Olden years aren’t golden for state of Michigan
In the race of life, one doesn’t necessarily want to cross the finish line first.
Nor win the race to be the state with the highest number of counties where the median age is 50-plus.
But Michigan won the old, ahem gold, medal, according to U.S. Census numbers reported by Bridge Magazine this week.
Altogether, Michigan has 21 counties with a half-century median age (out of 83); the next closest state is Montana with 13 counties (out of 56) and Texas with 12 (out of 254).
Several counties in our coverage area top the list: Median age in Benzie County is 50 years old; Antrim County is 51.5 years old and Leelanau County weighs in at 54.6 years old.
Our comparative spring chickens are Kalkaska County at 44.2 years, and Grand Traverse County at 43.1 years old.
This county measure is one piece of the picture — our state is 12th oldest overall, and has had stagnant population growth for 20 years.
But those preparing for Census 2020 say that this older drift is something to consider as we prepare for the days ahead — days that will likely include struggles to meet the needs of the aging; potential economic hardship and declining growth, according to the Detroit News.
Safety net systems are already starting to break amid increasing demand for services, said Heidi Gustine, the incoming executive director of the Traverse City-based nonprofit Area Agency on Aging of Northwestern Michigan.
“We’re about to hit a tipping point,” Gustine told the News.
Workforce is an issue, as aging communities get double slammed with both dwindling numbers of workers and growing health care staffing needs. Not having enough working-age people sets a “speed limit” for economic health and growth, said Xian Liu, research manager for the Southeast Michigan Council of Governments.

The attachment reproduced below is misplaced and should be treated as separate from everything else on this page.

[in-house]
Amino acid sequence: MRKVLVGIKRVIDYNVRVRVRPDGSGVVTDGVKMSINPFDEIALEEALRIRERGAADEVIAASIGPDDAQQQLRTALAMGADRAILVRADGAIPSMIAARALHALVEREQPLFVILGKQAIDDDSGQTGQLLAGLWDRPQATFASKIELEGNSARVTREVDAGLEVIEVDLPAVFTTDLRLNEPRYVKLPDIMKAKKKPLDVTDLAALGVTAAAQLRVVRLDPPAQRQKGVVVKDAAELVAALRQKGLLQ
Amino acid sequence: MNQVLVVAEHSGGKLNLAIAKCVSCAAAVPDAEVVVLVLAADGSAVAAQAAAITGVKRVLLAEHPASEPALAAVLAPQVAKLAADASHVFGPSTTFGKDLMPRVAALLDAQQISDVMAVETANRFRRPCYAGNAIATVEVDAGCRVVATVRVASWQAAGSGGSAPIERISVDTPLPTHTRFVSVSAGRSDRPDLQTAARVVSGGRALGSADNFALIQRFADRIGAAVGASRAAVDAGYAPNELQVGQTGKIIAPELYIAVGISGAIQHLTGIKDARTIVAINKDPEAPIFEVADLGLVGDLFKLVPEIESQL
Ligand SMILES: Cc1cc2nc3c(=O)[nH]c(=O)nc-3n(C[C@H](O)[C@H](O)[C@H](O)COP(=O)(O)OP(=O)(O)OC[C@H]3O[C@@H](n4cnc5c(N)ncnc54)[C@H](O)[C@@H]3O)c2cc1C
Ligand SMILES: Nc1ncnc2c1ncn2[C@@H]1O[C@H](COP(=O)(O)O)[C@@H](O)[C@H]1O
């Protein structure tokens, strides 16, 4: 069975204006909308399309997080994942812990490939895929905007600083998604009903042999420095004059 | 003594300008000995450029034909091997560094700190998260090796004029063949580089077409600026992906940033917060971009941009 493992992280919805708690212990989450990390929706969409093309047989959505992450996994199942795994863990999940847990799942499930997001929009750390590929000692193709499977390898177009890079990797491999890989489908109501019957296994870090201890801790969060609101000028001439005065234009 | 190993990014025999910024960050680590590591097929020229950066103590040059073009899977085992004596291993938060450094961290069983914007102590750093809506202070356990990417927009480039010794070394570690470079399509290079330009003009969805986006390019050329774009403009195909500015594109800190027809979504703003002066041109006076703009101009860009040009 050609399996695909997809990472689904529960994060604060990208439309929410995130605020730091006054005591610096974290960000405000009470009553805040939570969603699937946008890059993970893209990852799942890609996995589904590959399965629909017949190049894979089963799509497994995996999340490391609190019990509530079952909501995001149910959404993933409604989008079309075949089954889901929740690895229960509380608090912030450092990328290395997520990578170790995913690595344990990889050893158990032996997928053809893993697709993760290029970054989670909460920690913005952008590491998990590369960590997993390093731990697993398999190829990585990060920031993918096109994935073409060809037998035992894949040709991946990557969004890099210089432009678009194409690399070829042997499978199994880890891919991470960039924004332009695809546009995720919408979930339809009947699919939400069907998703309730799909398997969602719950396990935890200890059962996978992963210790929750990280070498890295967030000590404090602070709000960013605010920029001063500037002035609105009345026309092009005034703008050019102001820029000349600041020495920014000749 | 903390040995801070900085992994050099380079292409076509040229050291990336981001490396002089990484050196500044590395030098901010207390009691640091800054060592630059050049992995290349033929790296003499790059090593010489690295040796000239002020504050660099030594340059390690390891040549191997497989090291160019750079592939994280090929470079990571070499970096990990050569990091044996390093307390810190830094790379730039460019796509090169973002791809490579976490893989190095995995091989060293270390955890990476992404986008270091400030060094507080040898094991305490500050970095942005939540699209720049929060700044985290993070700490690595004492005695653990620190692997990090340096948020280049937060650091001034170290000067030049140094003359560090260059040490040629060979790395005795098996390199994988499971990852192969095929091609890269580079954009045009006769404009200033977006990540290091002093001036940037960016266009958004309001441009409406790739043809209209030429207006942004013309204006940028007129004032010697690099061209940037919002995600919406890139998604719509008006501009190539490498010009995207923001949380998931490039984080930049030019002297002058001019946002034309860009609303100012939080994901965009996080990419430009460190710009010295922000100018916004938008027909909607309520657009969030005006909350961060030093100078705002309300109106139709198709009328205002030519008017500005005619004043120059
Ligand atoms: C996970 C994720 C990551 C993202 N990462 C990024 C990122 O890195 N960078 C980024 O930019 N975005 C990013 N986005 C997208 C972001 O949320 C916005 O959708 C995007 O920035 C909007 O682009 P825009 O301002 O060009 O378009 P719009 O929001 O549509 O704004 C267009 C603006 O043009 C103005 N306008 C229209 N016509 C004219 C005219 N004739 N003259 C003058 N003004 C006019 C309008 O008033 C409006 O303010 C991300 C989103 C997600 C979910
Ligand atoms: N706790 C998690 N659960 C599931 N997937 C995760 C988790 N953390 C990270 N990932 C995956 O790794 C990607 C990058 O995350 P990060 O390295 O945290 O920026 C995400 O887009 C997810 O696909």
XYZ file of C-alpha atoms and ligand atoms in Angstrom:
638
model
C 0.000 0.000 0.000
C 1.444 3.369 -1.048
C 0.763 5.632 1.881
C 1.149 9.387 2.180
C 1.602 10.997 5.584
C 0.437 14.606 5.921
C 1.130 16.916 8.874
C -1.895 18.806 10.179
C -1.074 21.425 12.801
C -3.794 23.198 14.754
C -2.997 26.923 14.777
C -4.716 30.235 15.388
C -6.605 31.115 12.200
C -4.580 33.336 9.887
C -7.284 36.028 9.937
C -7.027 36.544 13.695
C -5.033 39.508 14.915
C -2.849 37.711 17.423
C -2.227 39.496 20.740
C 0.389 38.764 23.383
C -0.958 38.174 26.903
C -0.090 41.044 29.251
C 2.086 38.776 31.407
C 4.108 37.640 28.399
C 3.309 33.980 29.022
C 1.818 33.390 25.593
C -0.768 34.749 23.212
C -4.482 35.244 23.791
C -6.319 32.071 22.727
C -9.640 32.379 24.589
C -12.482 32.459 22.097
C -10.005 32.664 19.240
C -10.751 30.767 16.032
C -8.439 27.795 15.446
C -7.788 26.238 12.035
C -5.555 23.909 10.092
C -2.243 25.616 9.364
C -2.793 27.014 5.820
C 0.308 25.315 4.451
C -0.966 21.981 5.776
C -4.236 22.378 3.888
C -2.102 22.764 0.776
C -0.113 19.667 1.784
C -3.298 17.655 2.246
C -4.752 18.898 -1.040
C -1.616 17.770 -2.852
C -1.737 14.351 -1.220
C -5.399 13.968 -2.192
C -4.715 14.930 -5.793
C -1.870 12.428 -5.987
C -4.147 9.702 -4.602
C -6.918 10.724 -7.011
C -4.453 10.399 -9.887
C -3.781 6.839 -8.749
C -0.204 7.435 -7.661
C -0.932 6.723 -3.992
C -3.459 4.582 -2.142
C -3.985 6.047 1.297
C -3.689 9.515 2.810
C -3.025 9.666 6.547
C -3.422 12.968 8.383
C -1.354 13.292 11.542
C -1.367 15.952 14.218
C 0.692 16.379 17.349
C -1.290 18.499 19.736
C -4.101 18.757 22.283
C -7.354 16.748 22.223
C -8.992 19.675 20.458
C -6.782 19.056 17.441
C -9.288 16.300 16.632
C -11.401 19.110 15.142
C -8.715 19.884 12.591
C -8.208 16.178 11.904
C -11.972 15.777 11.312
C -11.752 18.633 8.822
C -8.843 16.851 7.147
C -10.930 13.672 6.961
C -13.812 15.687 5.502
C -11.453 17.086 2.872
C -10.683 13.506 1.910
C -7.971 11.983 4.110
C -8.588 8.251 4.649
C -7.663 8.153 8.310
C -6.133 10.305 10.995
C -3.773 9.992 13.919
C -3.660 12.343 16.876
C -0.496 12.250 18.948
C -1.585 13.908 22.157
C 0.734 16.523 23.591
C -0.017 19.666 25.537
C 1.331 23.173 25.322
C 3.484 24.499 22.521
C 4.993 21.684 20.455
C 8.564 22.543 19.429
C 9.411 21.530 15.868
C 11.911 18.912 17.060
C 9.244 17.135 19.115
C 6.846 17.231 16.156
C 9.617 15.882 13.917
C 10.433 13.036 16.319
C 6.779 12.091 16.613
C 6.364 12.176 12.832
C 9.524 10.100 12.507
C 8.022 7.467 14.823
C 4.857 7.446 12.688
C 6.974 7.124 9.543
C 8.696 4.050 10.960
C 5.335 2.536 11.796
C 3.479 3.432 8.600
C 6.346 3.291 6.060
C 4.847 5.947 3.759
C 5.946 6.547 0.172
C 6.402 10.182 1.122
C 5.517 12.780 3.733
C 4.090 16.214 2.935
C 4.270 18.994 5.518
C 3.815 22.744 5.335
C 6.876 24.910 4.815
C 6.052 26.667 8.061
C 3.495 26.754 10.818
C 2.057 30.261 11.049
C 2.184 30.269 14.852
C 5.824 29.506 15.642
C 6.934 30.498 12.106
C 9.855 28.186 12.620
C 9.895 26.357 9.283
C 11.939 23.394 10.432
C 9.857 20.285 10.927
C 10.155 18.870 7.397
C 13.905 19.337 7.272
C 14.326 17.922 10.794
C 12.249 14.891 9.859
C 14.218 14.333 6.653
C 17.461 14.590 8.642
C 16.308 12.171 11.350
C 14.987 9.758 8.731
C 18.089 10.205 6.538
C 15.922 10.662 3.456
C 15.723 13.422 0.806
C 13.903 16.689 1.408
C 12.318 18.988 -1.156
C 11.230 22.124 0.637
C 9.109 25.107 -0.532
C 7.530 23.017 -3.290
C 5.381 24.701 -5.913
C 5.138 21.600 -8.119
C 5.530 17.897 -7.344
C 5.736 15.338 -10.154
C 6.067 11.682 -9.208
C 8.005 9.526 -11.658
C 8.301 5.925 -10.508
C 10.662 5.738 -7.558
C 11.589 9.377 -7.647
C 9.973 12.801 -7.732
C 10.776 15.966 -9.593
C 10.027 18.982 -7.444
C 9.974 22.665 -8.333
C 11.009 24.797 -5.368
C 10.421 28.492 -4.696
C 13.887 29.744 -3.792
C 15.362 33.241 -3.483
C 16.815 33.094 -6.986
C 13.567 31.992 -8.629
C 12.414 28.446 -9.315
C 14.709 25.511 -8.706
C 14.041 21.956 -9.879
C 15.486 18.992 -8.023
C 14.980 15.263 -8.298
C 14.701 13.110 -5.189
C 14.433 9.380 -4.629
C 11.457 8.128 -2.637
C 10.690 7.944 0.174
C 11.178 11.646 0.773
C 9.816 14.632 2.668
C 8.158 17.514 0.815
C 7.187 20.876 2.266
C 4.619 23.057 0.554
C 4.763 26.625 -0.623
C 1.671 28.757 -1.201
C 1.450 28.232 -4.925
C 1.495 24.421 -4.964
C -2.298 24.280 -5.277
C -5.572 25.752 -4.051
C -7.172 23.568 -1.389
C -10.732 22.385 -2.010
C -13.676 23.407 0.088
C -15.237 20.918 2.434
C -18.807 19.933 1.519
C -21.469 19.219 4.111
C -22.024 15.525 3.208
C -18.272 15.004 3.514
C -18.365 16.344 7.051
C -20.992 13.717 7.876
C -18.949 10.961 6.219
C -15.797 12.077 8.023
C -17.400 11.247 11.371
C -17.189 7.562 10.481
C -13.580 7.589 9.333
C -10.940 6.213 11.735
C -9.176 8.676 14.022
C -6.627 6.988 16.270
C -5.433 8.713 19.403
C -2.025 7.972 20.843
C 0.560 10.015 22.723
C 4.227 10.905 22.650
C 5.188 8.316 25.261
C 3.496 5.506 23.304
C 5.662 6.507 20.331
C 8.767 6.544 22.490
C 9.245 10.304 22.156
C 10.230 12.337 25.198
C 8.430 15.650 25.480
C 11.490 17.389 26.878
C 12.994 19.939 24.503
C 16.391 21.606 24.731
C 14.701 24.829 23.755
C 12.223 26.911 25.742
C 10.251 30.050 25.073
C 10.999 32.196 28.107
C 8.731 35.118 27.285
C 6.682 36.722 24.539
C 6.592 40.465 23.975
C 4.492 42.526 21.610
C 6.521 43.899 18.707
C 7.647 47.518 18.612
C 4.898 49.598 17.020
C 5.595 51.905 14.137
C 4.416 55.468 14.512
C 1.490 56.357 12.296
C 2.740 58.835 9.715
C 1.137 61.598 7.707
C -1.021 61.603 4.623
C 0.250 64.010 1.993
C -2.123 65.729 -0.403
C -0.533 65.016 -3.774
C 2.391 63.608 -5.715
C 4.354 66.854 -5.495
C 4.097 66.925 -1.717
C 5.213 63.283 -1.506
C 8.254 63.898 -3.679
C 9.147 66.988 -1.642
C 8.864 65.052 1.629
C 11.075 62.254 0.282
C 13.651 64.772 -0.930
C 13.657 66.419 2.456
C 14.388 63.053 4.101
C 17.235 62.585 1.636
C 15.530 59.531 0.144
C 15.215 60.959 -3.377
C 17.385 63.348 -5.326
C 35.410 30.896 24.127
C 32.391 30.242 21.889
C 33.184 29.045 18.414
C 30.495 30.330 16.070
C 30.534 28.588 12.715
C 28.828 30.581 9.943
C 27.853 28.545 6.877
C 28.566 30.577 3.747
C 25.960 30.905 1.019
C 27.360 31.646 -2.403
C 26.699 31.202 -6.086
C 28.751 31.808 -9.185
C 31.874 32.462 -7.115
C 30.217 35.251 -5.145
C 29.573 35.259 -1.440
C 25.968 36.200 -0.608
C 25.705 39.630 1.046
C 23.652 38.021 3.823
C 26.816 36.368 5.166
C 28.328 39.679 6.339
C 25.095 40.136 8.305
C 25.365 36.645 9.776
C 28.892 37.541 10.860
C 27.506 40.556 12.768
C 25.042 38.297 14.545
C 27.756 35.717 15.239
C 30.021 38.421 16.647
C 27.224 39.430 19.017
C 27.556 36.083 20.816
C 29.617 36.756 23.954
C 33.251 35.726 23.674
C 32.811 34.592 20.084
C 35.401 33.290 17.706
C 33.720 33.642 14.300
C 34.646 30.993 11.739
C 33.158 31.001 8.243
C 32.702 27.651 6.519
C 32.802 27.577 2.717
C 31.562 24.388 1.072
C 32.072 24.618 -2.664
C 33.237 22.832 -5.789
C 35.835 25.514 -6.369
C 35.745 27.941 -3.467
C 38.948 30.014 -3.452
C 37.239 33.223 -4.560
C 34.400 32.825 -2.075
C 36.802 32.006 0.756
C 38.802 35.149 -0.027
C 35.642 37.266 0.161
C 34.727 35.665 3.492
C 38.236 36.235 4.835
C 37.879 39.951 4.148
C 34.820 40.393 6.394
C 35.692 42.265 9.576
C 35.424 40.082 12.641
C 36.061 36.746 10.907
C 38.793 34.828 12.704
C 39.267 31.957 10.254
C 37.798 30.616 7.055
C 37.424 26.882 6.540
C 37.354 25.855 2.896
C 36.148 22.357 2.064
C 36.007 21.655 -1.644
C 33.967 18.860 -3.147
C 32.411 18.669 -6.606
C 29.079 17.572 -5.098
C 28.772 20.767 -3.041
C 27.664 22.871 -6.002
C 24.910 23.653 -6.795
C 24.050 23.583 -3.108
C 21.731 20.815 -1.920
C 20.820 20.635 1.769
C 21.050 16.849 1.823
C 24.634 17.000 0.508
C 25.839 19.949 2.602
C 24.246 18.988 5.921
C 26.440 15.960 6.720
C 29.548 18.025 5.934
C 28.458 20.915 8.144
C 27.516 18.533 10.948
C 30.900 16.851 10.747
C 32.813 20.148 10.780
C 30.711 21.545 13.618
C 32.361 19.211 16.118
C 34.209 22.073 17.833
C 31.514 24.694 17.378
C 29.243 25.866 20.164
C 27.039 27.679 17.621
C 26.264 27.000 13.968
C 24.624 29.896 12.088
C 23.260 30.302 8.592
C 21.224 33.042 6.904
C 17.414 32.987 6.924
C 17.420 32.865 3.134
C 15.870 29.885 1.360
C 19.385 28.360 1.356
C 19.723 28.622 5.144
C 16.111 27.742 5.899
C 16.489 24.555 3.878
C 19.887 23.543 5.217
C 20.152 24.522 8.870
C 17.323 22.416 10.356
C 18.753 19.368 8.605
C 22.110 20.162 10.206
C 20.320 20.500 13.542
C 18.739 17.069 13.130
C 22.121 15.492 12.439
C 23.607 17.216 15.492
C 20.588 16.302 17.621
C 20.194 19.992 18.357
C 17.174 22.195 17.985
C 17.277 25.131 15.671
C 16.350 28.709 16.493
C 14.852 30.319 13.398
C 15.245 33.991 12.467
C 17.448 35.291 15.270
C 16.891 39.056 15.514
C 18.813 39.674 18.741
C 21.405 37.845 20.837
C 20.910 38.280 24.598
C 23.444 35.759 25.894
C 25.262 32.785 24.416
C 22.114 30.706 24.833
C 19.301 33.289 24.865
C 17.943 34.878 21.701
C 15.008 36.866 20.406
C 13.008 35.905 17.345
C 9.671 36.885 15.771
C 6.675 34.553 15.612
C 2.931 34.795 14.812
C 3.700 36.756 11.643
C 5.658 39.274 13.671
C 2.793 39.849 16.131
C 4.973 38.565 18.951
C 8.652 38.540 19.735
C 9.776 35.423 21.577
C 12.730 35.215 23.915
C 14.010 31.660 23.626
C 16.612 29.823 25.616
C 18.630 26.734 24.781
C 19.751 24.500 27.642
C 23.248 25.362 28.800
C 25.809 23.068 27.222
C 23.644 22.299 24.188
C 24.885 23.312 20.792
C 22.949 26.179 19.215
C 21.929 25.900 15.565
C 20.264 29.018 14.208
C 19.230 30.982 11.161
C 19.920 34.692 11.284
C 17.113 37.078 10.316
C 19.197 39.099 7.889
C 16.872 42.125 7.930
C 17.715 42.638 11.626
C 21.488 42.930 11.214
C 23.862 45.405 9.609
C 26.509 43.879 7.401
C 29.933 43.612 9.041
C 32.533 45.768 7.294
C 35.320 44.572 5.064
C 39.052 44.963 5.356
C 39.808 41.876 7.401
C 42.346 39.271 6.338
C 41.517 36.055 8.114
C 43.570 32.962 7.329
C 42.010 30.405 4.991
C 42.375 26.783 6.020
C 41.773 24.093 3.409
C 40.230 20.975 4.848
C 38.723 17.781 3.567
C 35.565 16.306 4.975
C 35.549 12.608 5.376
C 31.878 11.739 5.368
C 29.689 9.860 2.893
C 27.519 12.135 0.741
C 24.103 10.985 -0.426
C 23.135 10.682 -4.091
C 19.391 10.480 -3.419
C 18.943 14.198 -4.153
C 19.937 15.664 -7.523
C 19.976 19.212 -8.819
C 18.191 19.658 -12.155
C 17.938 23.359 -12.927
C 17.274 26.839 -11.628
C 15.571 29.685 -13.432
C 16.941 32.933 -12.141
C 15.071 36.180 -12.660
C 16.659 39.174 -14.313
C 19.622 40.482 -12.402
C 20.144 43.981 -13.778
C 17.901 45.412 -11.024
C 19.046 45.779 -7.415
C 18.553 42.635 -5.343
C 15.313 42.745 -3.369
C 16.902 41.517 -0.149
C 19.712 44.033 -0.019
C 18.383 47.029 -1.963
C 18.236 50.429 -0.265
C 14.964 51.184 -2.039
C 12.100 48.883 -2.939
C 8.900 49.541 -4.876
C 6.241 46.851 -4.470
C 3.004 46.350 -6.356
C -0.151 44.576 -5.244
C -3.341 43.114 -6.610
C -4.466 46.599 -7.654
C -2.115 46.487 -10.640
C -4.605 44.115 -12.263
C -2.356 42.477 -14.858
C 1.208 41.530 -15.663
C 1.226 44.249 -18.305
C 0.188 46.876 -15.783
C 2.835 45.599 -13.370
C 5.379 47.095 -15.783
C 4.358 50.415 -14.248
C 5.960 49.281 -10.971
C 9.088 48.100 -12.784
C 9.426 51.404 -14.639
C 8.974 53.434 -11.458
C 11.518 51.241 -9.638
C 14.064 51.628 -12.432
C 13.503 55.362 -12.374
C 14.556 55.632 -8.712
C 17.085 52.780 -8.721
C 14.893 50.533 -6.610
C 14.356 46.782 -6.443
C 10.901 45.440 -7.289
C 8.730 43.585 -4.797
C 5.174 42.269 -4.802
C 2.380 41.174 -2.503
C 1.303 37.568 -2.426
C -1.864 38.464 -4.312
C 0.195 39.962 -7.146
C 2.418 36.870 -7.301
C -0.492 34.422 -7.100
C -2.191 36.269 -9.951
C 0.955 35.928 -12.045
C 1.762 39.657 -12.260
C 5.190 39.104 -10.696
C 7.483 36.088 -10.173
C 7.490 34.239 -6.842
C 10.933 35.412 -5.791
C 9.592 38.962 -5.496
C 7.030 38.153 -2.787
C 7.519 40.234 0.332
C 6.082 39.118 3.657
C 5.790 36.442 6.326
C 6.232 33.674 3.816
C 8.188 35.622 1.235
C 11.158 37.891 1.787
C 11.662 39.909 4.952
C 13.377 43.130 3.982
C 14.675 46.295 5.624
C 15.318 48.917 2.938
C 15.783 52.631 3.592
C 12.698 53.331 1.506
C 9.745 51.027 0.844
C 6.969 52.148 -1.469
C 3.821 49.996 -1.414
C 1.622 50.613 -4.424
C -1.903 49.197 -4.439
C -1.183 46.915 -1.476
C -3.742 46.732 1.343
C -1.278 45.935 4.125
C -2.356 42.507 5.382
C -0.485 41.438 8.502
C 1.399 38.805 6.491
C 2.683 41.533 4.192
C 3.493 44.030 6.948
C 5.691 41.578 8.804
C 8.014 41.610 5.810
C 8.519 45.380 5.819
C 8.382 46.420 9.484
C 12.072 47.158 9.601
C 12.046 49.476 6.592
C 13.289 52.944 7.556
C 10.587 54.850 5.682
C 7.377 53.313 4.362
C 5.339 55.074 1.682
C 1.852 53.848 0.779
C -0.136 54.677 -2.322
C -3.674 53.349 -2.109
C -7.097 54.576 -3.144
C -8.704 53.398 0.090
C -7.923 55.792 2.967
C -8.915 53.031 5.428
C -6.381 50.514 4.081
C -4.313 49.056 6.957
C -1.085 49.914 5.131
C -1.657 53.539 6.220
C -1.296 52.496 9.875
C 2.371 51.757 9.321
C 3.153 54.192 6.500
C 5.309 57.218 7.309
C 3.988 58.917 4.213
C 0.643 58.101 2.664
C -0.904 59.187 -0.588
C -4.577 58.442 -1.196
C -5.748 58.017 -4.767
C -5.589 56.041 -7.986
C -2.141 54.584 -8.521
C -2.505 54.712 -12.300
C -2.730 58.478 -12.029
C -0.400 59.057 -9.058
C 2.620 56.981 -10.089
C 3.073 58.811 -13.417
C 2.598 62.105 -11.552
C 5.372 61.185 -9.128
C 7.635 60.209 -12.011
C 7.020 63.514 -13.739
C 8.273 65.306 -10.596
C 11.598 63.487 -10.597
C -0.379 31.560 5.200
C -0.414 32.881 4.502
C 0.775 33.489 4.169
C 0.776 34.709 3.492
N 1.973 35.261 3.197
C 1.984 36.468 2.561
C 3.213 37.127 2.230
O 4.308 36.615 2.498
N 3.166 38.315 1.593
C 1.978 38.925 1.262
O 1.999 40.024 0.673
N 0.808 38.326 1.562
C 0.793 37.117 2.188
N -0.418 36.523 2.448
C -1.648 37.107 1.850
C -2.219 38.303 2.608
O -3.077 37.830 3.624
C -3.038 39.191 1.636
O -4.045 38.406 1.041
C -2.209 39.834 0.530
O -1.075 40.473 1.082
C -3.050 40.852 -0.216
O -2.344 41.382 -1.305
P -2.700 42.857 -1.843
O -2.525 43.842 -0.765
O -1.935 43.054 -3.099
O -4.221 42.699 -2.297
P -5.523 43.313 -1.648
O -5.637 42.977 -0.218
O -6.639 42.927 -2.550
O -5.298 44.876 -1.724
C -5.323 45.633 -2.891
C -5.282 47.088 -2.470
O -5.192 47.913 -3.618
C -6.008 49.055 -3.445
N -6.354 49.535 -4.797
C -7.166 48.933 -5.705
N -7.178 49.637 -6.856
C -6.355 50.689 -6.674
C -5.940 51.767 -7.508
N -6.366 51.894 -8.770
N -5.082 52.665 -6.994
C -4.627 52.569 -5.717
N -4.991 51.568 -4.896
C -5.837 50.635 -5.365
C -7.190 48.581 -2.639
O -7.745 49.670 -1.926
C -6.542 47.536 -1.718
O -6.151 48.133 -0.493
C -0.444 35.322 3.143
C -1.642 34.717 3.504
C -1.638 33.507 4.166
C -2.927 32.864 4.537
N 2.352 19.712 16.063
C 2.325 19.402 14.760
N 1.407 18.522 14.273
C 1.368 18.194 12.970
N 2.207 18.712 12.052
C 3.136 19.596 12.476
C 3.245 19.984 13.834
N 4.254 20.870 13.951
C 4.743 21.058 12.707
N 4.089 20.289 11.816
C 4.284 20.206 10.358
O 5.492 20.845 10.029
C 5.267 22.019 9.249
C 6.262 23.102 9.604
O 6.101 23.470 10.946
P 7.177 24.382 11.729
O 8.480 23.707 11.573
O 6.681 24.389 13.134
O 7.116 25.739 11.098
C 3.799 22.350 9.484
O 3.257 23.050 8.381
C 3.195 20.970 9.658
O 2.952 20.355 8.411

Luis also told the News that Michigan is experiencing a projected 25 percent decline in the K-12 school-age population.
Some communities are turning former schools into senior centers; others are trying to draw in entrepreneurs and families with better pay and jobs.
We are fortunate to already have smart, devoted people working on this issue in Grand Traverse County, and we’re hopeful that lessons we learn can keep our communities healthy for years to come.
We need to involve the pros — our retirees — to tap into their wisdom. Because age and health are not mutually exclusive.
Our oldest area community is also the state’s healthiest — Leelanau County, the reigning No. 1 health champion, according to the 2019 County Health Rankings Report.
— The Traverse City Record-Eagle